Water is your property's enemy. A slab leak is a situation where worn pipes break and flood the slab, or the foundation, of the property. Sorry to say, but this is only the tip of the iceberg when it comes to slab leaks. Other kinds of damage can occur even before the actual pipes break, and still other destruction can ensue if the problem is not thoroughly addressed. These other problems include not only very sizable water losses, but wasted electricity used to heat water, serious cracks in the perimeter foundation, gaps in the slab itself and very significantly, mold and of course angry tenants. No one wants any of these things happening to his or her property. Worse yet, insurance companies are now excluding water damage and mold claims from their policies.
Slab leaks are a sure indicator that pipes are worn out to a very serious degree. One can be certain that where there is one leak, there will two leaks. Or more. When I get a call about a slab leak, I usually check the hot water recirculating lines first, as very often these are the cause of all the commotion. If I do not find the problem there, I check the hot water supply lines. These are the two most common starting places for water leaks. Finally, if no detectable breakage or degeneration of the recirculating or supply lines is found, I check the cold water lines. It is very often quite difficult to find the actual problem, even utilizing professional leak detection services, due to the reinforced concrete used in construction, pooling water, and rocky debris in the soil.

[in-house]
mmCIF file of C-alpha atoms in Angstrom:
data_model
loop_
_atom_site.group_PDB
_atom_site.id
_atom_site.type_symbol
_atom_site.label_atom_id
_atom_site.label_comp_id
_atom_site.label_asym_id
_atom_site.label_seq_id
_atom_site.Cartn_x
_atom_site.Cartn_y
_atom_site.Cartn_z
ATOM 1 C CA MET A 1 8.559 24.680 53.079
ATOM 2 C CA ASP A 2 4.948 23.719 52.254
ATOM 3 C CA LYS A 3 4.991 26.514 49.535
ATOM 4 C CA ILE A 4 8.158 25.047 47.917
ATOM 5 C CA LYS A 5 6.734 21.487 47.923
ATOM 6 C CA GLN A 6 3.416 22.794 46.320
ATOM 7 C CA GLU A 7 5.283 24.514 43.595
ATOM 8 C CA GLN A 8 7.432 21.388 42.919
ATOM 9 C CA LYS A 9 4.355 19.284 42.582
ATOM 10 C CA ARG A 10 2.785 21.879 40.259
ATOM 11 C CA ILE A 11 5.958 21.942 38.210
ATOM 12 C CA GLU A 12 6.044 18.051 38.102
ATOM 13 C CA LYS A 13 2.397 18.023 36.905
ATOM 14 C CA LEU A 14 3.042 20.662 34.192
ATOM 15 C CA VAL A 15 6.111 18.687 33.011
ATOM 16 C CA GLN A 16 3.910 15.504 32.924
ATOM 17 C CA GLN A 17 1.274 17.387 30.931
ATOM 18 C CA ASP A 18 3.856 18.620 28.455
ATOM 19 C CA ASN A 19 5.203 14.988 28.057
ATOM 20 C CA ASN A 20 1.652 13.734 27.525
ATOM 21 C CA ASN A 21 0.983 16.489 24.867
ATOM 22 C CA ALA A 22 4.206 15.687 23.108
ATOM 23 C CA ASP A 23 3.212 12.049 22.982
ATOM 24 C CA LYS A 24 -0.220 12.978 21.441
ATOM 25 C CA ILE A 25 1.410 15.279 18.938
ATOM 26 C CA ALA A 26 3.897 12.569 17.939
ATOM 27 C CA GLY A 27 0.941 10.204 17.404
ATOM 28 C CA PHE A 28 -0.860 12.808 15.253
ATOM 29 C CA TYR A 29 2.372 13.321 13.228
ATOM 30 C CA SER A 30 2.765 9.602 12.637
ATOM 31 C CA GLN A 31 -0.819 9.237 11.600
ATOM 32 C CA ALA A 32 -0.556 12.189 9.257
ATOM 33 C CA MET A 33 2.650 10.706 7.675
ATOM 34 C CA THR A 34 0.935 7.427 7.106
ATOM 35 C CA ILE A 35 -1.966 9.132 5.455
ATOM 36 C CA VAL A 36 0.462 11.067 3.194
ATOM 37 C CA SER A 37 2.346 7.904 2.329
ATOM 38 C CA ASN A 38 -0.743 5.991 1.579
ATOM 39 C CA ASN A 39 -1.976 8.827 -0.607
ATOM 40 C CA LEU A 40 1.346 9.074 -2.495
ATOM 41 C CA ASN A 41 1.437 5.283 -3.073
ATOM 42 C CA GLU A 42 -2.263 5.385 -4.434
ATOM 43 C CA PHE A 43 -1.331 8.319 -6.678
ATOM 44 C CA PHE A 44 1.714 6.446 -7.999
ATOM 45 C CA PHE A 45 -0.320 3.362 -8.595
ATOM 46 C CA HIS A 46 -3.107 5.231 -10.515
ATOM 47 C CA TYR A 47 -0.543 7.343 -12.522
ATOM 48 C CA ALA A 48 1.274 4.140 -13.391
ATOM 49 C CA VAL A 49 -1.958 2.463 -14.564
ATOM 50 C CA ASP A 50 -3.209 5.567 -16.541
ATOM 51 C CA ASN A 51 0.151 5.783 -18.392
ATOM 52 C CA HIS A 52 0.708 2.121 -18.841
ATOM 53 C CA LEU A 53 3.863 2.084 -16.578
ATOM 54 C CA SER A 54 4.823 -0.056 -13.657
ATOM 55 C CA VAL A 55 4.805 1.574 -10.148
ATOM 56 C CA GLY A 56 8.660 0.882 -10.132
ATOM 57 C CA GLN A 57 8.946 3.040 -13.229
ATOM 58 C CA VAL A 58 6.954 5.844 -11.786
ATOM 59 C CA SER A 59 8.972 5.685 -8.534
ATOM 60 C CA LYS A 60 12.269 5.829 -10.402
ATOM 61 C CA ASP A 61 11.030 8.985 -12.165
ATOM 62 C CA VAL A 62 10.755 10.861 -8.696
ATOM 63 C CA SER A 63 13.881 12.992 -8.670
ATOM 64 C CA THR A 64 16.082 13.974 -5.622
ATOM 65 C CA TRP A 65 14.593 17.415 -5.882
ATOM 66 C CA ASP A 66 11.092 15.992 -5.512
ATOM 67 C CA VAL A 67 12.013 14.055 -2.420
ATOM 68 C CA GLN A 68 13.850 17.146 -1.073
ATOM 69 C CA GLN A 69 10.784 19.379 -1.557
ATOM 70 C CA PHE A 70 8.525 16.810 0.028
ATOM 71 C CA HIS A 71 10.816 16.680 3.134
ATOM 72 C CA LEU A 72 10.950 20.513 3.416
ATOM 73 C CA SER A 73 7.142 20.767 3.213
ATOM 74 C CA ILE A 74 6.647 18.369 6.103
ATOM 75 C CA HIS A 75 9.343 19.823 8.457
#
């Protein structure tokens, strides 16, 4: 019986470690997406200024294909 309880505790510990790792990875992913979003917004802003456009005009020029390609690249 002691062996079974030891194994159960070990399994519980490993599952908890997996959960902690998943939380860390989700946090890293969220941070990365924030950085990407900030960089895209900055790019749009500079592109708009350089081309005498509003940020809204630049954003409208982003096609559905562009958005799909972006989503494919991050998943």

The good news is that slab leaks and the damage they bring about can be avoided. If your property is over forty years old, you might consider taking a proactive stance to avoid this problem by re-routing the pipes to the exterior of the building. Cal-Prop provides complete service from re-routing the pipes to the new drywall to the finish painting.
Heat and water velocity are the major factors contributing to pipe leaks. The pipes in older buildings is often undersized for the demand placed upon it. The high degree of demand on these pipes increases the water velocity, which increases the frictional wear on the pipe. In addition, the recirculating pump is frequently too large and moves the water too fast. In plumbing contractor speak, as the water velocity doubles, the frictional coefficient increases 4x. Adding insult to injury, there are other stresses on the outside of the pipe, such as acidic soil, rocky backfill and concrete abrasion.